Shoppers are settling into a new retail normal — one that features seamless service — during the ongoing pandemic.
They have boosted their use of mobile and online tools to make purchases of all sizes, leaving retailers racing to promote their products across digital channels as well as in their brick-and-mortar storefronts.
Consumers who have adapted to new shopping norms during the pandemic no longer anticipate different experiences based on where they shop or how they pay, and retailers must concentrate on making sure they offer invariably smooth service regardless of channel. Creating a robust omnichannel experience thus means retailers must stop thinking about various commerce channels as separate, Joan King, senior vice president of eCommerce for furniture and home goods retailer Crate and Barrel, said in a PYMNTS interview.
“Customers are definitely expecting that there is no difference in service when they shop and transact on different channels,” King explained. “So, there is less and less tolerance [among customers] for having different policies in-store versus online, or different prices in-store versus online.”
Consumers are searching for more streamlined, consistent shopping experiences across the board. Retailers must therefore be sure they are hitting that mark, especially as any frustrations are likely to send potential buyers to more accommodating brands.
Omnichannel’s Growing Grip
The pandemic did not create consumers’ expectations regarding seamless omnichannel experiences, but it did solidify them. King said nearly 60 percent of Crate and Barrel’s traffic is now generated through mobile channels, which include its mobile-optimized website and tailored app. This figure has been steadily creeping up for years. The health crisis has driven changes in how customers shop on their mobile and digital devices, however, effectively reversing which channels customers use for select parts of the purchasing experience.
“We are seeing that the role of the channels has shifted a little, too, with limits on how or when customers can actually visit a store either [due to] shortened hours or because … some people just are not comfortable yet going back in. … All of those things have made it so that customers are relying on the site to do a little bit more of that [product] discovery that they used to do in-store.”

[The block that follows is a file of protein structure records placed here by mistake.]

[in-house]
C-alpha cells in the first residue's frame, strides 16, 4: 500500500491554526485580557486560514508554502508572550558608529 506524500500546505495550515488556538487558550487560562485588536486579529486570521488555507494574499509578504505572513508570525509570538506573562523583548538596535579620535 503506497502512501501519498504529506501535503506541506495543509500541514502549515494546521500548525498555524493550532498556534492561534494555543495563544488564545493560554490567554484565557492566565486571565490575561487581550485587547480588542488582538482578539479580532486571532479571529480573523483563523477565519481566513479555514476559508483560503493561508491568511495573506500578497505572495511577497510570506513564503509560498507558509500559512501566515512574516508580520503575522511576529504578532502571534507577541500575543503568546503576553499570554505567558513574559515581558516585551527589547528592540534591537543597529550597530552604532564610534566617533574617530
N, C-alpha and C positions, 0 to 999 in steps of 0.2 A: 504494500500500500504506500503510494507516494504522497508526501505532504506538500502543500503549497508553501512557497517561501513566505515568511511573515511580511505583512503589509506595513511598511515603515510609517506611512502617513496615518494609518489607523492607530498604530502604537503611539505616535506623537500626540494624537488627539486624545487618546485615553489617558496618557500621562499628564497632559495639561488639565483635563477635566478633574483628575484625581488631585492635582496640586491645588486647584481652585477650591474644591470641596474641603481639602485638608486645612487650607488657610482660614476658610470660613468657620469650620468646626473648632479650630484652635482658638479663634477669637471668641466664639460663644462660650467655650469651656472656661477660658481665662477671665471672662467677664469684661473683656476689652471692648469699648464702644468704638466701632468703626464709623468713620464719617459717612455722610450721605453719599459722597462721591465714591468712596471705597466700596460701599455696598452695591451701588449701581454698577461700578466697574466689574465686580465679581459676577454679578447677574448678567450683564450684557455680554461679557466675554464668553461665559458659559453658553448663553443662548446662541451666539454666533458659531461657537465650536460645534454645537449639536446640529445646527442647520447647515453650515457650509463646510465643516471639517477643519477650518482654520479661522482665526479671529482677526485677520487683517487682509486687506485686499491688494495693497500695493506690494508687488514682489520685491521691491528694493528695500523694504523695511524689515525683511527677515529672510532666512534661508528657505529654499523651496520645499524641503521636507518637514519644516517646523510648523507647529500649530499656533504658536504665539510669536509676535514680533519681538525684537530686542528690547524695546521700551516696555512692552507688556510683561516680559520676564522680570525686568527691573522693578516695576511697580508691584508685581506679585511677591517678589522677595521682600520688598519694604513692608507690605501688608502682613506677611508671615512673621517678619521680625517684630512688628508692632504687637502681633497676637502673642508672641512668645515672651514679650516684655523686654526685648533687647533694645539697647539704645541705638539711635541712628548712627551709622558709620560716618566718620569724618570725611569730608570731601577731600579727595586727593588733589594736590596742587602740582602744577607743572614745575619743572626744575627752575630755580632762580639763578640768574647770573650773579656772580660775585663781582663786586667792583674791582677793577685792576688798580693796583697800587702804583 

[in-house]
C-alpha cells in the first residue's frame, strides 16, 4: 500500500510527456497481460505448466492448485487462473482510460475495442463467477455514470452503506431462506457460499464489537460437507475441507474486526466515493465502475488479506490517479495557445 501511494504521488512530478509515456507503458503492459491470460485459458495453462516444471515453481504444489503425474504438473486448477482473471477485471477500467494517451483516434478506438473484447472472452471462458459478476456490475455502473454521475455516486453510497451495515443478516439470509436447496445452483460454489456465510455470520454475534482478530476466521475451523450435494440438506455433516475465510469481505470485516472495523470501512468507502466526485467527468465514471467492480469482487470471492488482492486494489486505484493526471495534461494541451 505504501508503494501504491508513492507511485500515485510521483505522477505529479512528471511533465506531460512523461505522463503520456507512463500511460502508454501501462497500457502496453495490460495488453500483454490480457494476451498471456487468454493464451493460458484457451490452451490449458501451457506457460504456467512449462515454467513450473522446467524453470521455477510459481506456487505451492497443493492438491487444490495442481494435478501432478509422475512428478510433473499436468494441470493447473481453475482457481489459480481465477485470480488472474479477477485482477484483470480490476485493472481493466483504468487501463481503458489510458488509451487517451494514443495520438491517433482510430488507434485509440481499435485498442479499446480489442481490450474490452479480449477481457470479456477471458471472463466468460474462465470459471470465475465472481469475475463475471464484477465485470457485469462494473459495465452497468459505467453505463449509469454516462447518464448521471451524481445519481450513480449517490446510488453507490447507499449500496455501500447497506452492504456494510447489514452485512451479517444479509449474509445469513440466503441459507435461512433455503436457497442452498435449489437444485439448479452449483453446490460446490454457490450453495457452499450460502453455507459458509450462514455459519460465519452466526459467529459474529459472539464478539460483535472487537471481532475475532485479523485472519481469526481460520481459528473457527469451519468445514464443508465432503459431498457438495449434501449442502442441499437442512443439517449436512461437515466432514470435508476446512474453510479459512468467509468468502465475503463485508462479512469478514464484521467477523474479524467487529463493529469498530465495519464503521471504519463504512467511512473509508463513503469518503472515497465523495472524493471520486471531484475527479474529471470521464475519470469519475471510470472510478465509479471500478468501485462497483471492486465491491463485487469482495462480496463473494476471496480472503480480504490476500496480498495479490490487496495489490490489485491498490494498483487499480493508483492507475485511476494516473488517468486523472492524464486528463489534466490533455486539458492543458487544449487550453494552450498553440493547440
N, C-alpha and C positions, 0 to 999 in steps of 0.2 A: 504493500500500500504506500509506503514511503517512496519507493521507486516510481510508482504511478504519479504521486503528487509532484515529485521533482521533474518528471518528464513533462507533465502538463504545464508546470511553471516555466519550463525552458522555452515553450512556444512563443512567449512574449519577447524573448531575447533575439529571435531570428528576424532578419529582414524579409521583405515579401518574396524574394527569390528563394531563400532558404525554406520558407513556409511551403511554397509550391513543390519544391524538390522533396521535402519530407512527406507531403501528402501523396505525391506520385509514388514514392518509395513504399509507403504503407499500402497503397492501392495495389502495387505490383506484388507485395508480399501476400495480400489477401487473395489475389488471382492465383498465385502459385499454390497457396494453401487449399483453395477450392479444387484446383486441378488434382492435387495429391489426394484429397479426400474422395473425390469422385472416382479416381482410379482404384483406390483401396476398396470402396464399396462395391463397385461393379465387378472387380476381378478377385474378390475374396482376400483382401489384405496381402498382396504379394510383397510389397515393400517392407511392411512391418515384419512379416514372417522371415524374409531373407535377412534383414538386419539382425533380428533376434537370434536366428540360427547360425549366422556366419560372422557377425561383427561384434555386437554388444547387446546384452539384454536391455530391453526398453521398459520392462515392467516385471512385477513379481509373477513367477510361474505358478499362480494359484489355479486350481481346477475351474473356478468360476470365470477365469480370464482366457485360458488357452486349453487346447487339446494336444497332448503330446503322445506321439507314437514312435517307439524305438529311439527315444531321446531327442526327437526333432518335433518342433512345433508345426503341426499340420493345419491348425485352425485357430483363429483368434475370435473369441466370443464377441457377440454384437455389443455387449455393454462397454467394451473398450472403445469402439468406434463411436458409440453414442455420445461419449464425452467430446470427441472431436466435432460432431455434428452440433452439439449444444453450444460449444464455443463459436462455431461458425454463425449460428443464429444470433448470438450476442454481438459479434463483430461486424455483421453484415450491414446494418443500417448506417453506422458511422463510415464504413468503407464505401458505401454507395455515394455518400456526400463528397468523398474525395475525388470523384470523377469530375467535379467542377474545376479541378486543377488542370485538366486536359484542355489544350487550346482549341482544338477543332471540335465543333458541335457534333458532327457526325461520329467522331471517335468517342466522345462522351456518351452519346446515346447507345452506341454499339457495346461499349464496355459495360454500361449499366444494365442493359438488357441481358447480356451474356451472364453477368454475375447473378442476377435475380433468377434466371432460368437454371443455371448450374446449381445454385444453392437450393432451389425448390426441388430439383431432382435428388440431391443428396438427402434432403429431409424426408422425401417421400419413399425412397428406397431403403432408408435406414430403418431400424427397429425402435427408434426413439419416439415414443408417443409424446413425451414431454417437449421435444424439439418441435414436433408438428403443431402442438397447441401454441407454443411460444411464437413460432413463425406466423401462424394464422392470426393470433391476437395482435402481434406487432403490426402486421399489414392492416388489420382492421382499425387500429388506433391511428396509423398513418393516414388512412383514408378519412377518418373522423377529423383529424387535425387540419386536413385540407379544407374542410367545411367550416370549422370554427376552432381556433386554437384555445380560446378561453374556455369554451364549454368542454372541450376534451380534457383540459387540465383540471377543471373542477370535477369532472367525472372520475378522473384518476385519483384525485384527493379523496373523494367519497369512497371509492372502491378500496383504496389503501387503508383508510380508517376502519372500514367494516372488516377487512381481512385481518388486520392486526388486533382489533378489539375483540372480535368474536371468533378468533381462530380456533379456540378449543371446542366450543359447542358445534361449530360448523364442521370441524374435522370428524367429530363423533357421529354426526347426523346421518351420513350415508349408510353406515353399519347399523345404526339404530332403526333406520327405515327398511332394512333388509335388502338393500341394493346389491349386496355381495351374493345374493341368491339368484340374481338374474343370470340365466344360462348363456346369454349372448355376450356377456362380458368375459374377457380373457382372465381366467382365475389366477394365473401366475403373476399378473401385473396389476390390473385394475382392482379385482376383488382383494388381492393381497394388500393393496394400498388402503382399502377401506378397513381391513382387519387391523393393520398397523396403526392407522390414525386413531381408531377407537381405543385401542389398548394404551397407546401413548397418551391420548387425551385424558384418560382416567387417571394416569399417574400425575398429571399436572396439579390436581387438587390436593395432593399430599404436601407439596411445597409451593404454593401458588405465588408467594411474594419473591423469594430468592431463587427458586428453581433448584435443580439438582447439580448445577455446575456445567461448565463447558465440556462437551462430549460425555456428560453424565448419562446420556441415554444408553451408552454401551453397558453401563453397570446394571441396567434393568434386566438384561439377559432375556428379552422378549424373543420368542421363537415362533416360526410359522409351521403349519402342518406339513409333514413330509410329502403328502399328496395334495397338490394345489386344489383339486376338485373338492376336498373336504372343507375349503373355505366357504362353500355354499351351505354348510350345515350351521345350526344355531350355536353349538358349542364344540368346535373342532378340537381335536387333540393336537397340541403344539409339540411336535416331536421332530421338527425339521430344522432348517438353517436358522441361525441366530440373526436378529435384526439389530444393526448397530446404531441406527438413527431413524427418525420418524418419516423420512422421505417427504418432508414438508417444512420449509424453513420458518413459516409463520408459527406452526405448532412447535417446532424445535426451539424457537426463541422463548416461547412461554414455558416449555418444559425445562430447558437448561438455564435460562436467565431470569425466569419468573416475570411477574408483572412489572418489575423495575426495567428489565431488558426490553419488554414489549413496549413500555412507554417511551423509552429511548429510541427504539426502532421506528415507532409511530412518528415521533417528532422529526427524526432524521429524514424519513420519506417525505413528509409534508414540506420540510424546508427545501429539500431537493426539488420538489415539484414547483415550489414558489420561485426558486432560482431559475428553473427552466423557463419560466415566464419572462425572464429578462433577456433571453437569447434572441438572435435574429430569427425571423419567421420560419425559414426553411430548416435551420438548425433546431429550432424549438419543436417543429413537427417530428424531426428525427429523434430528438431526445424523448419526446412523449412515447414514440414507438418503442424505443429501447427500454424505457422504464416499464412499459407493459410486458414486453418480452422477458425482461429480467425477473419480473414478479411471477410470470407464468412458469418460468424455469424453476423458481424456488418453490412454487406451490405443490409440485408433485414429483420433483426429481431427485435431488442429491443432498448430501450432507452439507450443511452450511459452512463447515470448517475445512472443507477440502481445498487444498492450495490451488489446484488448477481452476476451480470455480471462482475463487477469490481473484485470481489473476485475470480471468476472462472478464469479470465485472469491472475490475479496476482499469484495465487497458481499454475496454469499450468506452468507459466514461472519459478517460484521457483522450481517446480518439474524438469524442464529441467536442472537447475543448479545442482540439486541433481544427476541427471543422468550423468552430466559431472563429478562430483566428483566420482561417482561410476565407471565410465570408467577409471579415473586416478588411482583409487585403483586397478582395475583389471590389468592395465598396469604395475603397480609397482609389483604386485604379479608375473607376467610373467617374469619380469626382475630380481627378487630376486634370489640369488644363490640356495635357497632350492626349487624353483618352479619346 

Consumers conversely expect more of the “transactional efficiency” traditionally associated with eCommerce when they do visit brick-and-mortar stores, she said, meaning they aim to get in, pay for their goods and then leave as quickly as possible.
King explained that retailers must work to stay on top of these evolving consumer desires. More than 40 percent of Crate and Barrel’s furniture sales were made online prior to the pandemic, for example, but the global crisis prompted changes in user behavior. It was important to analyze how well customers can navigate its website to purchase large-ticket items, such as upholstery or furniture, which consumers more frequently bought in stores before the pandemic struck.
“So, for upholstery, we knew that there was a gap [in] the comfort level of customers looking to make that decision virtually,” King said. “So, we really beefed up the navigational paths and the content that is available when you get to the site for those items.”
King said companies must also step up their usage of digital tools and products to keep their overall customer experiences seamless. Crate and Barrel is expanding a viewing feature on its website that uses augmented reality (AR) to give customers a better sense of how furniture will fit and look in their rooms, for example. It is also working to engage digital customers in tactile experiences typically associated with in-store shopping, such as by sending out free fabric swatches that allow customers to get a feel for products and materials.
These trends show that retailers must consider why their customers are leveraging certain commerce channels, but they should avoid making the experiences across separate channels too distinct. This consideration is especially important when it comes to how customers pay.
Channels Change, Payments Stay the Same
The pandemic may be altering consumers’ reasons for using certain commerce channels, but King noted that they have consistently valued the same payment tools and methods. Consumers are relying on credit and debit cards as well as more established digital wallets, such as PayPal’s offering, even as their shopping behaviors shift.
“We have seen a huge increase in customers interested in curbside pickup,” King said. “So, at a meta level, they are more interested in paying [for purchases] themselves online and then going to the store for that touchless pickup. As for the tender they are using, [however], we have not actually seen a big change.”
This does not mean that retailers should ignore developing trends or newly popular payment methods, however. King said installment payment plans could play a bigger role in the future as customers seek more financial flexibility, for example. Retailers should nevertheless avoid getting hung up on the wrong details when exploring alternative payment avenues.
“Where the transaction actually occurs is not something ... we want to focus [on] too much,” King said. “We just want to make sure it is easy for [customers] to transact wherever they are ready to, and most often, customers are using both [online and in-store] channels by the time they go ahead and place their orders.”
Retailers must have a good handle on consumers’ expectations to craft robust omnichannel experiences, and success will ultimately require following their customers’ lead.